Mountains of Arizona
Cool 74 Degrees
If there was an award given out for the least understood business, I might have won it a few times over the years.
I remember one coaching client, before he was a client, calling me to ask how he could work with me because, frankly, he had no idea what exactly I did.
Now that’s a testament to the power of the media platform that he was calling. Because even if people don’t quite understand what you do, showing up on a regular basis to add value to their life STILL brings people to you.
But I realized back then, that I had to start making things just a bit clearer for the world, or else I was going to spend my life on my own little island just talking to me, myself and I.
It’s not that I didn’t know what I did, it’s that I had resistance to being “put in a box” and “pigeon holed.” How could I possibly be put in a box? How could what I do possibly be described with one or two words, I thought to myself. I’m so special, I need a NEW WORD!
Unfortunately, there’s a big price you pay for thinking so highly of yourself and acting accordingly: no one can relate to you.
And even worse, no one understands you or how you could help them.
The result? You’re invisible.
Now if you’re in the running to be mysterious and quirky, this is the way to go…but if you’re trying to help people, it’s not so smart.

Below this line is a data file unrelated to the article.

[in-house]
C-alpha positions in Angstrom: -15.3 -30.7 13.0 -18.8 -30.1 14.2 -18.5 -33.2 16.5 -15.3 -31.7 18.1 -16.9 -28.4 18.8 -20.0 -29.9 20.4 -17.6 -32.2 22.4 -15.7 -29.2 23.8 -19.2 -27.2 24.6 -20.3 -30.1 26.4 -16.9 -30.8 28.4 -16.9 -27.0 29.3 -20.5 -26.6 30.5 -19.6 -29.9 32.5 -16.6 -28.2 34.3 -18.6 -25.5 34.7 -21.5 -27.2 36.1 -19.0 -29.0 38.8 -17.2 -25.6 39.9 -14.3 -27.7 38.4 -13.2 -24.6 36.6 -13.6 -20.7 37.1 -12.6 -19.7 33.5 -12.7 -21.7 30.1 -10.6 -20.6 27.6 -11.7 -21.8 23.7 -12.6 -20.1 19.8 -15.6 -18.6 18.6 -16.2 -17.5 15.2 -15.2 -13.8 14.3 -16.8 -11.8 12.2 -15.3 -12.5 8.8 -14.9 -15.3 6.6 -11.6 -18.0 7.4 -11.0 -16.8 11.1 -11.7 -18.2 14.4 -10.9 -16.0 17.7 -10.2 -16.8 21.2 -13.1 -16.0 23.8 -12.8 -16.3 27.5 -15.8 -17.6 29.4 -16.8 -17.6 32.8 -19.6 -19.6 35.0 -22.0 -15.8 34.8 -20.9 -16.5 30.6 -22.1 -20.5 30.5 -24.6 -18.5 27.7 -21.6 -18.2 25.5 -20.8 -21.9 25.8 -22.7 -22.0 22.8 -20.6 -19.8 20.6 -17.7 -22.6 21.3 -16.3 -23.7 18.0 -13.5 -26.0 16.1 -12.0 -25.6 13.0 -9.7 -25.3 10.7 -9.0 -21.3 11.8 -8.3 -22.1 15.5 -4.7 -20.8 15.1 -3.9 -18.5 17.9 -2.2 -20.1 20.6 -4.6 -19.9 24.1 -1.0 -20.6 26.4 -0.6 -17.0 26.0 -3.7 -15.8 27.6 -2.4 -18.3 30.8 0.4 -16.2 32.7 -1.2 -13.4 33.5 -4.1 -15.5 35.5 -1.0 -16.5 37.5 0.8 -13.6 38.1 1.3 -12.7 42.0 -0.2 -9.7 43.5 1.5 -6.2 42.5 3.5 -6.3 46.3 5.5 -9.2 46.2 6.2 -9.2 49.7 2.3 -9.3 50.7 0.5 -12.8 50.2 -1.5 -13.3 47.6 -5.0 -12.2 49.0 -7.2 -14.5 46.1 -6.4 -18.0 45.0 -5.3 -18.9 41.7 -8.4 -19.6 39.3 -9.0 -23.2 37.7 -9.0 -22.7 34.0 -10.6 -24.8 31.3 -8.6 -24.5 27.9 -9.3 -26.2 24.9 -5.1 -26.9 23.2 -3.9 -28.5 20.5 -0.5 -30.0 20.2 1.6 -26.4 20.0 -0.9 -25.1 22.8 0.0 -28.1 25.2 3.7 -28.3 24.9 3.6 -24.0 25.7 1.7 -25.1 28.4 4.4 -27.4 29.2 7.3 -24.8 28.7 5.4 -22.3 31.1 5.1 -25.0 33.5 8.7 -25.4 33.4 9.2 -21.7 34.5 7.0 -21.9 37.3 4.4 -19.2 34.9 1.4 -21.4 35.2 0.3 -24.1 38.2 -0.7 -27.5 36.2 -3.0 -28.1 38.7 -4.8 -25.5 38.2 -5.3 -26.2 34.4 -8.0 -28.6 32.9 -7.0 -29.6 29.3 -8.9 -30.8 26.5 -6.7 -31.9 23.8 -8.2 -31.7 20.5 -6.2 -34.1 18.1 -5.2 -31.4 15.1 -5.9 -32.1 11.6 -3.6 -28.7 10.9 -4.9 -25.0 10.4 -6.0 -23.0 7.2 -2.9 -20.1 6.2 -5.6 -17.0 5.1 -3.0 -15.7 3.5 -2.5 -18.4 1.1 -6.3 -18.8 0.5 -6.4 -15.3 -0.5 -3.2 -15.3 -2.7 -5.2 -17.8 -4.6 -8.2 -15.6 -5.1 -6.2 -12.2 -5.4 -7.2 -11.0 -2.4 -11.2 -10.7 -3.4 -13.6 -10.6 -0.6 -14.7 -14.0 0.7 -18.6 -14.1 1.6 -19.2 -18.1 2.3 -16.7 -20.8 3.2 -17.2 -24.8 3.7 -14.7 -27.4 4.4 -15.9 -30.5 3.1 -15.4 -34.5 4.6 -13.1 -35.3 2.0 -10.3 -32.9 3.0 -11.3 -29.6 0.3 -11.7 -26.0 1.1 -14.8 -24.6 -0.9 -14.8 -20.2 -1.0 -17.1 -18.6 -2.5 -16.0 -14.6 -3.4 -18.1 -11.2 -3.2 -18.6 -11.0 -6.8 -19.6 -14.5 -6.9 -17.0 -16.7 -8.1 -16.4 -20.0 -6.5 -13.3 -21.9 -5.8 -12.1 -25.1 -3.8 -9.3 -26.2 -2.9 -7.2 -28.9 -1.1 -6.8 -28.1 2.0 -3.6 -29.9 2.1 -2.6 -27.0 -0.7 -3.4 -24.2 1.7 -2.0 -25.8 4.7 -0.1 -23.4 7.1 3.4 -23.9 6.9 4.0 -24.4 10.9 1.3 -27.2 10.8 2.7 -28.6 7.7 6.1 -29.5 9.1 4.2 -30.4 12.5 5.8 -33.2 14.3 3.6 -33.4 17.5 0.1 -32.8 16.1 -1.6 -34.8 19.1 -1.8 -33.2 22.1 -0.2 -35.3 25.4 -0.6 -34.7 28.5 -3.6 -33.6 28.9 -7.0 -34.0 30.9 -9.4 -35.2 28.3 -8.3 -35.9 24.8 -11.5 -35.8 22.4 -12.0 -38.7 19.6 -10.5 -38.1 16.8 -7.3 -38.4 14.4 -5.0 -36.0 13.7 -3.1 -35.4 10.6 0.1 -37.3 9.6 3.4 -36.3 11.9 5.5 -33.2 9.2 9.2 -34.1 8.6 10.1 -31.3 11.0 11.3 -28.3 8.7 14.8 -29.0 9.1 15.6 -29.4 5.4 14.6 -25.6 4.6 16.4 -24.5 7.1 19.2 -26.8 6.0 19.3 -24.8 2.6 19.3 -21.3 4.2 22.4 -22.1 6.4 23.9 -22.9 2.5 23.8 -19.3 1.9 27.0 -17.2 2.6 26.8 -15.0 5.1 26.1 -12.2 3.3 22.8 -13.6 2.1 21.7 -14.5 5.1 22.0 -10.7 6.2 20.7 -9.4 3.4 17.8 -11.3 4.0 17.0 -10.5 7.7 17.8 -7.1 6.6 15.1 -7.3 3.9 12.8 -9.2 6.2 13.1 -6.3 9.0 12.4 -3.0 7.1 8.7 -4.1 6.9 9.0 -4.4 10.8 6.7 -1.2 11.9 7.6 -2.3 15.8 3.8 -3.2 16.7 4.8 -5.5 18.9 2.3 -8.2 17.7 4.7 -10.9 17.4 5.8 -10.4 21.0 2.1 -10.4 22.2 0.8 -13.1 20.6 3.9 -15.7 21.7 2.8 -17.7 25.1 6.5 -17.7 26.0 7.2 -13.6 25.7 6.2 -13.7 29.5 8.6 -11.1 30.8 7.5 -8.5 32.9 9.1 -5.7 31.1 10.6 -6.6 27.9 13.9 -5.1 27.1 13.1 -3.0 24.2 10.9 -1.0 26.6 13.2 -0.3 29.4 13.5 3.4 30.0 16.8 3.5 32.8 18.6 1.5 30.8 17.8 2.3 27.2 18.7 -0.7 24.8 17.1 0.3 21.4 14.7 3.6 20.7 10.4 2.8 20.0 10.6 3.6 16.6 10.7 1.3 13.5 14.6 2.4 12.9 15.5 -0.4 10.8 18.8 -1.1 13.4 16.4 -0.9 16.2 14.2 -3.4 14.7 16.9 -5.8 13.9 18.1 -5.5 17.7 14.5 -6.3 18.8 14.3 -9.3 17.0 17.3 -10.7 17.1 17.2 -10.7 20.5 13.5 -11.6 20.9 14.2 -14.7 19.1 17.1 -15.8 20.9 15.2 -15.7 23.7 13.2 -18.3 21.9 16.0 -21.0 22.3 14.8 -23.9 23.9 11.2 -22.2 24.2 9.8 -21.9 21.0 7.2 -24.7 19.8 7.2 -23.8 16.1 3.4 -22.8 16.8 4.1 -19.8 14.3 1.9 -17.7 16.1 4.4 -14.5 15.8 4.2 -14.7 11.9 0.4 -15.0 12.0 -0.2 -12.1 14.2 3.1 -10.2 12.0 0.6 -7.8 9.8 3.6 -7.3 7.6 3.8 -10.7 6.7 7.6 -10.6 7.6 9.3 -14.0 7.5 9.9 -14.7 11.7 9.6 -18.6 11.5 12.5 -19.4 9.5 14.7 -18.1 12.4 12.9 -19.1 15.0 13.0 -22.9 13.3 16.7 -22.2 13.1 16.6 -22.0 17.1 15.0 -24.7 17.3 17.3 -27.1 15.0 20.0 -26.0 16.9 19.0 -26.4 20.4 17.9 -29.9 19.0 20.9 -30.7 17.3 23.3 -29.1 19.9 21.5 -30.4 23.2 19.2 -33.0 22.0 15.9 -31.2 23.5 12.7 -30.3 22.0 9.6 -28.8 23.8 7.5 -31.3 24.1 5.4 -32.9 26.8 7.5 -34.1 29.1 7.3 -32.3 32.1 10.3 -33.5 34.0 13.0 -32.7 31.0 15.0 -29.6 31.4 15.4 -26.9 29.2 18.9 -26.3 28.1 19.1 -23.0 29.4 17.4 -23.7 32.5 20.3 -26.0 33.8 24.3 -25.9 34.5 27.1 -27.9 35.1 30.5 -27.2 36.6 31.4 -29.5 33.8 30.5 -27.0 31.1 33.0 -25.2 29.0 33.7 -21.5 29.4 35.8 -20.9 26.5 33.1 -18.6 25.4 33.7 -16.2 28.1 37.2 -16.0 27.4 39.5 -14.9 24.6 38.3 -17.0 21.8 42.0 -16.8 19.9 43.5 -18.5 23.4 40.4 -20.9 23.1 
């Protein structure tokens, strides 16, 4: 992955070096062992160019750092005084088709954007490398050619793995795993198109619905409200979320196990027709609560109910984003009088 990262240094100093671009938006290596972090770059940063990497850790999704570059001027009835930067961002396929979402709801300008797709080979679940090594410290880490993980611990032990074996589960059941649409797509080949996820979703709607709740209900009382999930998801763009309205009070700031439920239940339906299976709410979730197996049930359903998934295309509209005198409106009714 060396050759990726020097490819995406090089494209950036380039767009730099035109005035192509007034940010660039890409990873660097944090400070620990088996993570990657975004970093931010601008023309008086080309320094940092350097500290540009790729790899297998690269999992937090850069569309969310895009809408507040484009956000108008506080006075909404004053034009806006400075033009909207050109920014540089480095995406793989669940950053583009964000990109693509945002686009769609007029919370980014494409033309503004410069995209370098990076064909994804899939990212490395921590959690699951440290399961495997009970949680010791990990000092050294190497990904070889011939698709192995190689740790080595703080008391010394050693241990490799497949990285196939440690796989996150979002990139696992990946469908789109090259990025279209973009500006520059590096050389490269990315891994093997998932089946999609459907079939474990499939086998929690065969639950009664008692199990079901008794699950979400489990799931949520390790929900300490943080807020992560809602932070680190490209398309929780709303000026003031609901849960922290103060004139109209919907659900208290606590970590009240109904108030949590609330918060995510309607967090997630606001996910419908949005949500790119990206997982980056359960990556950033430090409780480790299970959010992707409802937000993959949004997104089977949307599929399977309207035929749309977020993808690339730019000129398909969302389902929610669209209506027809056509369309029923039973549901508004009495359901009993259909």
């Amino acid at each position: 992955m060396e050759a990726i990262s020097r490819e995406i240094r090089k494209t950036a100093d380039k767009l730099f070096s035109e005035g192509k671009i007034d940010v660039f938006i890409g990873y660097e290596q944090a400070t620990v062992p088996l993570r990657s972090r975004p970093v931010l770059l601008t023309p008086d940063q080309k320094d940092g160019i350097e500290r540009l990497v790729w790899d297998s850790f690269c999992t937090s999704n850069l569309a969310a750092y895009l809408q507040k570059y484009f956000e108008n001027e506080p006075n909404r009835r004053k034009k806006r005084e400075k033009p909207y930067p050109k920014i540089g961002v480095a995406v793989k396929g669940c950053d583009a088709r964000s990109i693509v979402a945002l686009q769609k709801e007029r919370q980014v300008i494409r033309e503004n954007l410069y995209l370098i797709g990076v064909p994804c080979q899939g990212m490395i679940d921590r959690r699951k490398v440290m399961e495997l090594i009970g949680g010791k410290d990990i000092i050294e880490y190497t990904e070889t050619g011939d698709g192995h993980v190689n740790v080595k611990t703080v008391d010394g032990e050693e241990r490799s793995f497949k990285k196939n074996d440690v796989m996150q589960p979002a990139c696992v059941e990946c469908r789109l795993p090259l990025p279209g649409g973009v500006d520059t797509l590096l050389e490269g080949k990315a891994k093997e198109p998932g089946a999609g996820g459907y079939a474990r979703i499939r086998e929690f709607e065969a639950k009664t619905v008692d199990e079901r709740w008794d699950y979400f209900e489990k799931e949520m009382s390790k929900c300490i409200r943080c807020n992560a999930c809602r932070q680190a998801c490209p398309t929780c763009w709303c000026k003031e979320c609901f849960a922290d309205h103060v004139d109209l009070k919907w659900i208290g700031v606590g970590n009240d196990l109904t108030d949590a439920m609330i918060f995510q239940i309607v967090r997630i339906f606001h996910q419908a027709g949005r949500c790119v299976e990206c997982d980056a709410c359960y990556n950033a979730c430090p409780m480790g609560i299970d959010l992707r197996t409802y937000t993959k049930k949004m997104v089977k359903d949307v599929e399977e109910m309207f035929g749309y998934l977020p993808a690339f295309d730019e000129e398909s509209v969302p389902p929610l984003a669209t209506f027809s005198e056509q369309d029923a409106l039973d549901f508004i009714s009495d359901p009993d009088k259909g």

Because if there’s no “box” for you in the mind of your prospective client or customer, it’s REALLY hard for people to remember how you might apply to their life. If you have 5, 10, 20 years to waste, and put a lot of effort into it, you can create a space in the marketplace where one never before existed…
For everyone else, however, it’s probably just smarter to pick a “box” so that, at the very least, there’s an initial point of connection between WHAT YOU OFFER and what the world understands.
What do you do?
Forget the fancy answers. Just be clear.
Say, I am a _______________. And THEN add a statement that offers a point of differentiation.
The response you want is, “Oh, OK. Got it.”
You aren’t going to magically transform a stranger into a client with a single recitation of your fancy “elevator pitch,” so I wouldn’t obsess about it.
You WILL forever confuse them, though, if you don’t answer in a way they understand.
Be OK with being put “in a box.” You need one to really help people.